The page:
Malawi has over the past 30 years failed to make headway in the manufacturing sector, leaving analysts wondering whether the promotion of import substitution, industrialisation and agricultural exports is yielding results.
A United Nations Industrial Development Organisation (Unido) report dubbed 2018 Competitiveness and Industrial Development has ranked Malawi 134th competitive and industrial country out of 150, slipping by two steps from last year.
At regional level, the country is also faring poorly at 22 out of 29 countries against her neighbours Zambia (13), Zimbabwe (15) and Mozambique (16).
Frederick Changaya, chief executive officer of Candlex Malawi Limited, one of the country’s manufacturing firms, said in an interview on Tuesday that Malawi cannot achieve meaningful development if industrial policies continue to follow “palliative economics policies”.
“Malawi and its development partners treat symptoms of poverty and not causes of poverty. We, as a country, have been forced to open the borders and yet Unido says we are not competitive. When you are less competitive, your terms of trade are negative or in deficit.
“Industrial activities have more economic synergy, more increasing returns, more employment and rising wages,” he said.
Changaya, who is also chairperson of National Working Group on Trade Policy, said in the absence of a development bank, the industrial sector is left at the mercy of a predatory financial sector that aims at maximising profits.
Malawi Confederation of Chambers of Commerce and Industry (MCCCI) president Prince Kapondamgaga in an interview yesterday said addressing low production in agriculture, which could feed into the manufacturing sector, could be a good starting point to turn Malawi’s manufacturing dream into reality.
He said because agriculture is mainly a private sector undertaking, government should spell out a policy framework that should provide incentives for organised farmers to promote agro-processing and value addition rather than production of primary commodities.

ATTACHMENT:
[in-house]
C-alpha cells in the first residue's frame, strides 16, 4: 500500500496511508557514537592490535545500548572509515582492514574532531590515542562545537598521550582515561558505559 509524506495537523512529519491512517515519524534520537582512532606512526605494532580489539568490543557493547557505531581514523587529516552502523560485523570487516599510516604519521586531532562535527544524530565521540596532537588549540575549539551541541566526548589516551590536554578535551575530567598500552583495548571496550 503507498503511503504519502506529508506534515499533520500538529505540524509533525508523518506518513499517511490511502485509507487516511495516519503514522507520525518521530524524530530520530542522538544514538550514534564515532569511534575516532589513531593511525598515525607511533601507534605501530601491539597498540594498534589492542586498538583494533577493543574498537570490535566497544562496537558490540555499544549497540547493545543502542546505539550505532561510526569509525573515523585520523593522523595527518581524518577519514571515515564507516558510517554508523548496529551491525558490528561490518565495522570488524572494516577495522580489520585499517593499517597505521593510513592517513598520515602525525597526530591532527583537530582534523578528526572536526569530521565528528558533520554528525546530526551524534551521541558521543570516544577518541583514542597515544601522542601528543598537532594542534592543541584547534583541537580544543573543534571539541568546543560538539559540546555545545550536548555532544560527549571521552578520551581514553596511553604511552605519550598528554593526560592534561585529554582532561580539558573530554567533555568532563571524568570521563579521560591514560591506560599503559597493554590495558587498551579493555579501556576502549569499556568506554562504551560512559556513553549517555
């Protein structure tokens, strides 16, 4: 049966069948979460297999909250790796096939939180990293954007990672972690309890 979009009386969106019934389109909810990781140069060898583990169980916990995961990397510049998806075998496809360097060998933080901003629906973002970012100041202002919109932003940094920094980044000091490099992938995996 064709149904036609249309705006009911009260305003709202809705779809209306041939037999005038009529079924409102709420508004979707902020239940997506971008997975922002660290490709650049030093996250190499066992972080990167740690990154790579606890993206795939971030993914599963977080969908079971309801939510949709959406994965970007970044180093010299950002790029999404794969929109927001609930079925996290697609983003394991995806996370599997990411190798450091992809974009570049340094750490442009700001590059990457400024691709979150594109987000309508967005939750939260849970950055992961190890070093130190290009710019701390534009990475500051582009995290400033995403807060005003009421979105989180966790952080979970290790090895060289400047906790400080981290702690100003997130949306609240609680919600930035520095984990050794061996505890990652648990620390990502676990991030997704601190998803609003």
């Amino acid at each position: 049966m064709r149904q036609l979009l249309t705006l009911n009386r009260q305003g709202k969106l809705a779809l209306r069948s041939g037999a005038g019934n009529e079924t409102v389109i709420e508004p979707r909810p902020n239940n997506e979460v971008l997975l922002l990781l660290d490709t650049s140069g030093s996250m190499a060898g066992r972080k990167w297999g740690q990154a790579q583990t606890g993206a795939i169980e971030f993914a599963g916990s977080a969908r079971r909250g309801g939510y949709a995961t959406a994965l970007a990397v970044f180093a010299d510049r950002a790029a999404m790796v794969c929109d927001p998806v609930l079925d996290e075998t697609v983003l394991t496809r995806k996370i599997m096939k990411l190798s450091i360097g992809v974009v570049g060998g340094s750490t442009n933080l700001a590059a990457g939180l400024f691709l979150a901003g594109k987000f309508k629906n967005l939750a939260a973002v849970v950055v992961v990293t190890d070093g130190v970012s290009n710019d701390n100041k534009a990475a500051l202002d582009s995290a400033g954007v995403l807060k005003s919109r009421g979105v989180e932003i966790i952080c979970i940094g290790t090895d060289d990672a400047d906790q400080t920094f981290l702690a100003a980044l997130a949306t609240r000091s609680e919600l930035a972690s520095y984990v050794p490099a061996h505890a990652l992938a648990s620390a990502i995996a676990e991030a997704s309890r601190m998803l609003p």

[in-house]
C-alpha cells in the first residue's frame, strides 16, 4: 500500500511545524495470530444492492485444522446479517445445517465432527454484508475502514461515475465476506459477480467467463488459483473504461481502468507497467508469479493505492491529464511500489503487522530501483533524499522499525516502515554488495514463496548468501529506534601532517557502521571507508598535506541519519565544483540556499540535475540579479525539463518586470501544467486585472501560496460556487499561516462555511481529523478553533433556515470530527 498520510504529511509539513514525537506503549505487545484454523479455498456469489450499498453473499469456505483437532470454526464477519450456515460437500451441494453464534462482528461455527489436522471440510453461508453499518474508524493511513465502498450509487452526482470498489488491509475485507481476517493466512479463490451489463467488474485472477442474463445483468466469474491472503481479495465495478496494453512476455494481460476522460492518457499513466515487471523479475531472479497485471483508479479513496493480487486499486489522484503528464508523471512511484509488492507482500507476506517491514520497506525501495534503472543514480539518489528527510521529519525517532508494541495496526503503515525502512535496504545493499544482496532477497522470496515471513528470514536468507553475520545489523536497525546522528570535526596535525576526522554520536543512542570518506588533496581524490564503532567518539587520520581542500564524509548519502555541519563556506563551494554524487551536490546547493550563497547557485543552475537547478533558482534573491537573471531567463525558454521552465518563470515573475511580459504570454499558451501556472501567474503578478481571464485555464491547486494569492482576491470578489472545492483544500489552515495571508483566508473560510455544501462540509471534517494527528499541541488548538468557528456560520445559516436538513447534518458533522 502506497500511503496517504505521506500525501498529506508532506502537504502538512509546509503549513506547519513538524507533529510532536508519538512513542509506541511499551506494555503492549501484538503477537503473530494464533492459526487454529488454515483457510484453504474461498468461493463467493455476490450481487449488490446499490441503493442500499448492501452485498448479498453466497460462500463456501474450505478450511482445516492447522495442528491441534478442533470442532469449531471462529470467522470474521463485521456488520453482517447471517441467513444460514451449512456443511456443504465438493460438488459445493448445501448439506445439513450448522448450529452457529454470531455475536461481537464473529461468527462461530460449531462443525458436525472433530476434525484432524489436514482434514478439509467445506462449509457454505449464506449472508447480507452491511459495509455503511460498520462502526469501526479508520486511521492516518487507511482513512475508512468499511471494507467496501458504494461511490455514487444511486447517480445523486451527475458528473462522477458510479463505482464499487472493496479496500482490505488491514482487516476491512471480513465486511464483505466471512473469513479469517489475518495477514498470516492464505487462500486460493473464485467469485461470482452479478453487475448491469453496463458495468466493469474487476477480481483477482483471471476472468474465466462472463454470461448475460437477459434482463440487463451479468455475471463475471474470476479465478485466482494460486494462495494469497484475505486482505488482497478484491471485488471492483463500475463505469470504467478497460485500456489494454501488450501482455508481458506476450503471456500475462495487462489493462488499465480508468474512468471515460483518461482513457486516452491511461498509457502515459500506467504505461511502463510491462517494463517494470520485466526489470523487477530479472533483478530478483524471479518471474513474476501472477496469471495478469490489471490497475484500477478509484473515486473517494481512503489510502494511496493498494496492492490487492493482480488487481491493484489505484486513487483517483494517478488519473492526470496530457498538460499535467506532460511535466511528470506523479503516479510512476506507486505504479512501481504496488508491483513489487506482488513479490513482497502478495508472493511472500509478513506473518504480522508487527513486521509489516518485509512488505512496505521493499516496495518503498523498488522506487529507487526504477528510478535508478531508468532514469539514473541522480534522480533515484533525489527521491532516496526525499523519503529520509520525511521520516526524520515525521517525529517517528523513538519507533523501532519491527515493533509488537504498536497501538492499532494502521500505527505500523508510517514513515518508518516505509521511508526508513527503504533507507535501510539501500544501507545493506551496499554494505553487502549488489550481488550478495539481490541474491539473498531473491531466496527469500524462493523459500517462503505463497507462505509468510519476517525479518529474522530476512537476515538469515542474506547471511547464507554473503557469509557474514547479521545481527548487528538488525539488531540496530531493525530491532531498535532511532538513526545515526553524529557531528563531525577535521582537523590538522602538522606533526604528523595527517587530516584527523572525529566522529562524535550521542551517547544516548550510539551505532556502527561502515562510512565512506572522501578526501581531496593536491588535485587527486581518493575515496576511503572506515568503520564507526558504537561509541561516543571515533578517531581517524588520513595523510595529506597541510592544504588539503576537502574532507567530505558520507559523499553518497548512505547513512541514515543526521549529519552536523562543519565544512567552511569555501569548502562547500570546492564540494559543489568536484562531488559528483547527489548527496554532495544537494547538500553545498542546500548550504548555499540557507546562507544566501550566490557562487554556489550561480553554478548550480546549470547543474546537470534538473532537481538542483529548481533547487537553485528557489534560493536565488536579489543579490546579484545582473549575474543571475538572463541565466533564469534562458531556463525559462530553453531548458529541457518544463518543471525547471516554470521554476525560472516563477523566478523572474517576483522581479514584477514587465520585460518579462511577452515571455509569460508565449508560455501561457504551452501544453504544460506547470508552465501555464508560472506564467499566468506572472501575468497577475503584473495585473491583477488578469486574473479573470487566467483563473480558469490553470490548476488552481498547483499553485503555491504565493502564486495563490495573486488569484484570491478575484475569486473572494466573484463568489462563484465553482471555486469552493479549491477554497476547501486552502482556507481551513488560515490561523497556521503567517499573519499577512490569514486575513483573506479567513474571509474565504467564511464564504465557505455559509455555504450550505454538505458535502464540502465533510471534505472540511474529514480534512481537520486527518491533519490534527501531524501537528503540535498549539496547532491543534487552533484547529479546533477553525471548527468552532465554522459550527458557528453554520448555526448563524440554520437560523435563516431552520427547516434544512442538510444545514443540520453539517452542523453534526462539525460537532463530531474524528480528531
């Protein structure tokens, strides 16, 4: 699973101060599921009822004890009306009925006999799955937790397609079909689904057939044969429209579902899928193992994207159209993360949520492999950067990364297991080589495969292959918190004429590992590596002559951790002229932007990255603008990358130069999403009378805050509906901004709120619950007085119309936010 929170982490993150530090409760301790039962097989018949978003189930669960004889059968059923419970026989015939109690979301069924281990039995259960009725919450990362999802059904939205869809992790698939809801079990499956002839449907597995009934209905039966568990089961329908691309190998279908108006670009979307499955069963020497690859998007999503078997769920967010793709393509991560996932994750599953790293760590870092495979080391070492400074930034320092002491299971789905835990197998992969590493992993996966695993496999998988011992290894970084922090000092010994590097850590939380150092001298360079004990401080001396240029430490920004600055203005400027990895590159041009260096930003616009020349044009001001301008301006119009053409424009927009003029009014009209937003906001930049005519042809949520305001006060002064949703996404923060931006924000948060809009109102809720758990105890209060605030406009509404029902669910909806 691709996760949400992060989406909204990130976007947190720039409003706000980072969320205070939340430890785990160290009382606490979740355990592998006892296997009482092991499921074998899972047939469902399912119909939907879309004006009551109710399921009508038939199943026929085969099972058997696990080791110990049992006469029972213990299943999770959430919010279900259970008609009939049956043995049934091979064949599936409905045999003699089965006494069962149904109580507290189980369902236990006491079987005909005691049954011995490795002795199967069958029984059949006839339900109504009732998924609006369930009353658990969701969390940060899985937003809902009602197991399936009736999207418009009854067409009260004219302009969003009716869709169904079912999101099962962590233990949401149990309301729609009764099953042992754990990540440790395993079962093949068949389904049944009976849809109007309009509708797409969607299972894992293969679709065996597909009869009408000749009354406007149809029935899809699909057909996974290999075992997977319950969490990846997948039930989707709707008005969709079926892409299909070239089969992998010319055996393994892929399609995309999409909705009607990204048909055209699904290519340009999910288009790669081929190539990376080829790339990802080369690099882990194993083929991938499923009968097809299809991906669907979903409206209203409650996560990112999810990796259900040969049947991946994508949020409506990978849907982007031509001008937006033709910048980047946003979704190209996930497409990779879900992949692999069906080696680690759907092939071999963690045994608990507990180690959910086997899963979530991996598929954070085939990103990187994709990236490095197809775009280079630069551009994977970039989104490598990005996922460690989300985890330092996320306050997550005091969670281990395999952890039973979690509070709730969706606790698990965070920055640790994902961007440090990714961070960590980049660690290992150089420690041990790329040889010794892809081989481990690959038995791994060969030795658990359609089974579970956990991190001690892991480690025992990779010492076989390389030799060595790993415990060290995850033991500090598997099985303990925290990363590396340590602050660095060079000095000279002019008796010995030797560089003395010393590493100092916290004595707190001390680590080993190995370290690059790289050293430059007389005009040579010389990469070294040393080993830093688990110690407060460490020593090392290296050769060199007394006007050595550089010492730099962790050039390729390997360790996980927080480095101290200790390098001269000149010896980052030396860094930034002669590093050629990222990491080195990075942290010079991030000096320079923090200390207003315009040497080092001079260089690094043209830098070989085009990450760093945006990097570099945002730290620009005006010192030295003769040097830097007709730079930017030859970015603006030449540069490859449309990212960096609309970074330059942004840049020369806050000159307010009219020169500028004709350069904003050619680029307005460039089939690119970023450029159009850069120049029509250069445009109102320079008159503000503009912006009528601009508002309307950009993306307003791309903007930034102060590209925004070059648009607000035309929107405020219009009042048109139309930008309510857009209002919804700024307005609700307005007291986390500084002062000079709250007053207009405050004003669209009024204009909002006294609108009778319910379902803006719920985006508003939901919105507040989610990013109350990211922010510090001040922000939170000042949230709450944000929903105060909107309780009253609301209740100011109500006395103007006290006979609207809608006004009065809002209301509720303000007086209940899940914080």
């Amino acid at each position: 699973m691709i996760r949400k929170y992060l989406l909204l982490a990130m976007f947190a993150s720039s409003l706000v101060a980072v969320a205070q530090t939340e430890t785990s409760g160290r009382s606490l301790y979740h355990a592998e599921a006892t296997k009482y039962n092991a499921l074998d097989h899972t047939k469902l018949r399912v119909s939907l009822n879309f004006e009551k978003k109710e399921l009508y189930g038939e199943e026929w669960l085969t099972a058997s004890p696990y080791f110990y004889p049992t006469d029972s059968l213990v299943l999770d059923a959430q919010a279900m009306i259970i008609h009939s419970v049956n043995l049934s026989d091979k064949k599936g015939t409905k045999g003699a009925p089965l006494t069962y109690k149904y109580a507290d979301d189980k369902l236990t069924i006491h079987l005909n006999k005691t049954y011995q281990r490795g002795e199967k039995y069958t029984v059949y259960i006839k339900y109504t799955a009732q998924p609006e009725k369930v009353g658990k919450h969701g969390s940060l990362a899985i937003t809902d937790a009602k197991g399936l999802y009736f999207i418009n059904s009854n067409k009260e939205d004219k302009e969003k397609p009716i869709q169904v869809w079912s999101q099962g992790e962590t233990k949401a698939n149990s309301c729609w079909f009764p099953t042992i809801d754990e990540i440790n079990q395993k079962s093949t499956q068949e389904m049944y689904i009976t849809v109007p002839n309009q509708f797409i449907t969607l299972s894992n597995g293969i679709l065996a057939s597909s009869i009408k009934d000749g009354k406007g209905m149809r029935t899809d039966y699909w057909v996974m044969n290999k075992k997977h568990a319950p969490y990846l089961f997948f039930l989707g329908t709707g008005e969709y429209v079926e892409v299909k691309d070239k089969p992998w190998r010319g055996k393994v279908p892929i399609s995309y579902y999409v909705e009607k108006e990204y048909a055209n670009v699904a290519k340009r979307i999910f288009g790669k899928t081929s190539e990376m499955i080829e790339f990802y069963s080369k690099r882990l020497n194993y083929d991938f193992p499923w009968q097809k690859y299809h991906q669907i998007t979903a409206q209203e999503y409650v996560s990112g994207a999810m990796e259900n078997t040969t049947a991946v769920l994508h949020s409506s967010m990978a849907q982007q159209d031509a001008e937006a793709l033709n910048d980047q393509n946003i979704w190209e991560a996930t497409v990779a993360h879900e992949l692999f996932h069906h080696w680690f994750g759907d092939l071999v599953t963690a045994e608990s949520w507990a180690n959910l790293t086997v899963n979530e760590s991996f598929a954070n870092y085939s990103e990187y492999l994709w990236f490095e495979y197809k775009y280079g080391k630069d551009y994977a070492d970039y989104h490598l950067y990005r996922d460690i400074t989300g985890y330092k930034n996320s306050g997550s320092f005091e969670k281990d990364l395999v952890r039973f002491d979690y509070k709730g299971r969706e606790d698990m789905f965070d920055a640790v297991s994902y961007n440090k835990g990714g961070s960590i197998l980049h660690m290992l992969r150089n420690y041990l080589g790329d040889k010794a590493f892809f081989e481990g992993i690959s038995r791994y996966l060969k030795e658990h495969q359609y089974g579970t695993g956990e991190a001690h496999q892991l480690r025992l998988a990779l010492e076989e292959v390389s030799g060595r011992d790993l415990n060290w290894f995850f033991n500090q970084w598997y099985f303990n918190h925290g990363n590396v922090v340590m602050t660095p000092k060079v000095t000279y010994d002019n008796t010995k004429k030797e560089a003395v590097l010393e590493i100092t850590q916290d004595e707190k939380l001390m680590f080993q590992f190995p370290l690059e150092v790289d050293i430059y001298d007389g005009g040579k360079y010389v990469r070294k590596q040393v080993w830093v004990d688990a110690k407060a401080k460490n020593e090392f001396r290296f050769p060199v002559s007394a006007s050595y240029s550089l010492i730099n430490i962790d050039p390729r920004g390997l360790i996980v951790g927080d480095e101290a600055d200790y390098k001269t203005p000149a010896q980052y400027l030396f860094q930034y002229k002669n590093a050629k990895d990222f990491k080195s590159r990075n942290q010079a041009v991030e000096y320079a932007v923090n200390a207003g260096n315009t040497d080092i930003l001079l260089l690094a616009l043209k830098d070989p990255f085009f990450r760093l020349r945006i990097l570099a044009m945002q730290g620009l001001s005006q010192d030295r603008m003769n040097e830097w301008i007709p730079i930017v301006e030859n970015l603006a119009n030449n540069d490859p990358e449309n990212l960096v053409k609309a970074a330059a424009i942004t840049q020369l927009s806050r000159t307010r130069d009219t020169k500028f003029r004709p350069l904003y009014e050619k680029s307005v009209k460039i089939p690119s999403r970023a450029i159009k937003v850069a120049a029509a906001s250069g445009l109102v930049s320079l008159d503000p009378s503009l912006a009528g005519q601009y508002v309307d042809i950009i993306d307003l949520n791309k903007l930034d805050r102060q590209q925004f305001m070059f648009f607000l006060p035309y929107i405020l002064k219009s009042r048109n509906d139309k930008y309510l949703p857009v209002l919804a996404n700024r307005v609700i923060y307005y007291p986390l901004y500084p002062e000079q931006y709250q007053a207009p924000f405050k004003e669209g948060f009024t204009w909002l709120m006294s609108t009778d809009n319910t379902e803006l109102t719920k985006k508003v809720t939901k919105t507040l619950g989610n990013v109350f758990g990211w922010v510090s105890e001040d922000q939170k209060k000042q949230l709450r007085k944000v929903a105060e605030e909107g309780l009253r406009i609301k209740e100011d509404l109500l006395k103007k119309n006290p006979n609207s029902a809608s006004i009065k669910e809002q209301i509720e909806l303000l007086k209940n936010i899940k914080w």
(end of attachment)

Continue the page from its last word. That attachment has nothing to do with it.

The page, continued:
In an earlier interview, Ministry of Industry, Trade and Tourism spokesperson Mayeso Msokera argued that slow industrial growth is largely attributed to insufficient and intermittent power supply the country has experienced in recent years.
The poor industrial performance is despite the Malawi Government implementing policies aimed at supporting the private sector and promoting value addition such as National Industrial Policy, National Trade Policy and the National Export Strategy.
The country’s poor industrial performance is contrary to goal number 9.2 of the United Nations (UN) Sustainable Development Goals (SDG) on promoting inclusive and sustainable industrialisation by 2030.
The goal also talks about raising the industry’s share of employment and gross domestic product (GDP), in line with national circumstances and double its share in least developed countries, including Malawi.
Malawi’s drop in manufacturing over the past 25 years—which amounts to deindustrialisation—means that the country will find it harder to improve its employment numbers and sustain high economic growth rates, according to the report.